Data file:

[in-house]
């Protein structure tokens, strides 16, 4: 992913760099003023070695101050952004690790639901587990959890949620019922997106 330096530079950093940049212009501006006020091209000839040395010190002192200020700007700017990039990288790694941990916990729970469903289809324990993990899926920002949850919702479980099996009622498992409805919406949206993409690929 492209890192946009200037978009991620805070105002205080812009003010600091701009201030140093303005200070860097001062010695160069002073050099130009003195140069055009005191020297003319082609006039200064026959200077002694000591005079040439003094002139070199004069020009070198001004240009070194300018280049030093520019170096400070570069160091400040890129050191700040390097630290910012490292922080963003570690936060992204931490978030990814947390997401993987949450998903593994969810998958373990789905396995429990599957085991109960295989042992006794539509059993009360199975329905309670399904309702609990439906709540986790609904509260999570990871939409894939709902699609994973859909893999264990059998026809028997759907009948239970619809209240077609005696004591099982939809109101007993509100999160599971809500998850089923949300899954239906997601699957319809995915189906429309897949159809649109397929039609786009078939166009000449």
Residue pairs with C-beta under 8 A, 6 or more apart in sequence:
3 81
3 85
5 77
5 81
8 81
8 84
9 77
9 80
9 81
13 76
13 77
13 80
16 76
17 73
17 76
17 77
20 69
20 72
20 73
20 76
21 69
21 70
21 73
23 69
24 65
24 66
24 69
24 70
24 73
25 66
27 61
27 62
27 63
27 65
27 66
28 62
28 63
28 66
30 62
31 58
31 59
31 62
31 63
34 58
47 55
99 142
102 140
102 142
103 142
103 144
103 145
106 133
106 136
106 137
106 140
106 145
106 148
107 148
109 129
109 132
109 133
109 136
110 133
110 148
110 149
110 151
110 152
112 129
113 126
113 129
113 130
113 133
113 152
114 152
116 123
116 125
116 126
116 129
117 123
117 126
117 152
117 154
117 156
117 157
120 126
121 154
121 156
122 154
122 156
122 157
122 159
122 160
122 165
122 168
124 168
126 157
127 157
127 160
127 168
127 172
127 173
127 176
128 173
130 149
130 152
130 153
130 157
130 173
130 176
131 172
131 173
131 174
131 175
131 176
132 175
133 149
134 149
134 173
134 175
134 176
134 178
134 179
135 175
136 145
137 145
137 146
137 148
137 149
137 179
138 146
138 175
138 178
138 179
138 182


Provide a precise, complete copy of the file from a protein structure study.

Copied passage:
[in-house]
């Protein structure tokens, strides 16, 4: 992913760099003023070695101050952004690790639901587990959890949620019922997106 330096530079950093940049212009501006006020091209000839040395010190002192200020700007700017990039990288790694941990916990729970469903289809324990993990899926920002949850919702479980099996009622498992409805919406949206993409690929 492209890192946009200037978009991620805070105002205080812009003010600091701009201030140093303005200070860097001062010695160069002073050099130009003195140069055009005191020297003319082609006039200064026959200077002694000591005079040439003094002139070199004069020009070198001004240009070194300018280049030093520019170096400070570069160091400040890129050191700040390097630290910012490292922080963003570690936060992204931490978030990814947390997401993987949450998903593994969810998958373990789905396995429990599957085991109960295989042992006794539509059993009360199975329905309670399904309702609990439906709540986790609904509260999570990871939409894939709902699609994973859909893999264990059998026809028997759907009948239970619809209240077609005696004591099982939809109101007993509100999160599971809500998850089923949300899954239906997601699957319809995915189906429309897949159809649109397929039609786009078939166009000449």
Residue pairs with C-beta under 8 A, 6 or more apart in sequence:
3 81
3 85
5 77
5 81
8 81
8 84
9 77
9 80
9 81
13 76
13 77
13 80
16 76
17 73
17 76
17 77
20 69
20 72
20 73
20 76
21 69
21 70
21 73
23 69
24 65
24 66
24 69
24 70
24 73
25 66
27 61
27 62
27 63
27 65
27 66
28 62
28 63
28 66
30 62
31 58
31 59
31 62
31 63
34 58
47 55
99 142
102 140
102 142
103 142
103 144
103 145
106 133
106 136
106 137
106 140
106 145
106 148
107 148
109 129
109 132
109 133
109 136
110 133
110 148
110 149
110 151
110 152
112 129
113 126
113 129
113 130
113 133
113 152
114 152
116 123
116 125
116 126
116 129
117 123
117 126
117 152
117 154
117 156
117 157
120 126
121 154
121 156
122 154
122 156
122 157
122 159
122 160
122 165
122 168
124 168
126 157
127 157
127 160
127 168
127 172
127 173
127 176
128 173
130 149
130 152
130 153
130 157
130 173
130 176
131 172
131 173
131 174
131 175
131 176
132 175
133 149
134 149
134 173
134 175
134 176
134 178
134 179
135 175
136 145
137 145
137 146
137 148
137 149
137 179
138 146
138 175
138 178
138 179
138 182